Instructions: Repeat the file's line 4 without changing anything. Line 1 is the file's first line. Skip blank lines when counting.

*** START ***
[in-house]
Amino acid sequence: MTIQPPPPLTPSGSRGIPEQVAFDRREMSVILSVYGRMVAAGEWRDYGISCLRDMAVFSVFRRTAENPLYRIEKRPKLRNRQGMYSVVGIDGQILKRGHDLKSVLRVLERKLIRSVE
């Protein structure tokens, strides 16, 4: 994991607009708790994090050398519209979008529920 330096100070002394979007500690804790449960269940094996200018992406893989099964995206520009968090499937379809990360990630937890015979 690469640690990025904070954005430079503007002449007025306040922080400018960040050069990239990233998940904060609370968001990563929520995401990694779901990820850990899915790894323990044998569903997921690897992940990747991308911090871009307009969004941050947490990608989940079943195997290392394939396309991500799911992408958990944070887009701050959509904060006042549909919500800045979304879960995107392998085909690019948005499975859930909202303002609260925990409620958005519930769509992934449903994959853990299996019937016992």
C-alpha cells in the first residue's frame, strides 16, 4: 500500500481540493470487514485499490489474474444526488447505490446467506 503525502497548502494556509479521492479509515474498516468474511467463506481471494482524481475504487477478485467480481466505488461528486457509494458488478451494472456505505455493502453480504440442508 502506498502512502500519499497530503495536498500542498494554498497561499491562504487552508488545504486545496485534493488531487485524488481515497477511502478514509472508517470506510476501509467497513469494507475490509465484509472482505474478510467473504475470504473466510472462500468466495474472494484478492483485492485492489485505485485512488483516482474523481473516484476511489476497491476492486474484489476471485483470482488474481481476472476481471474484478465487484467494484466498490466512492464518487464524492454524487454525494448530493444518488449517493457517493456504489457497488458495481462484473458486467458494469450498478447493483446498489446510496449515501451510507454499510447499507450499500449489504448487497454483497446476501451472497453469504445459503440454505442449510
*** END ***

C-alpha cells in the first residue's frame, strides 16, 4: 500500500481540493470487514485499490489474474444526488447505490446467506 503525502497548502494556509479521492479509515474498516468474511467463506481471494482524481475504487477478485467480481466505488461528486457509494458488478451494472456505505455493502453480504440442508 502506498502512502500519499497530503495536498500542498494554498497561499491562504487552508488545504486545496485534493488531487485524488481515497477511502478514509472508517470506510476501509467497513469494507475490509465484509472482505474478510467473504475470504473466510472462500468466495474472494484478492483485492485492489485505485485512488483516482474523481473516484476511489476497491476492486474484489476471485483470482488474481481476472476481471474484478465487484467494484466498490466512492464518487464524492454524487454525494448530493444518488449517493457517493456504489457497488458495481462484473458486467458494469450498478447493483446498489446510496449515501451510507454499510447499507450499500449489504448487497454483497446476501451472497453469504445459503440454505442449510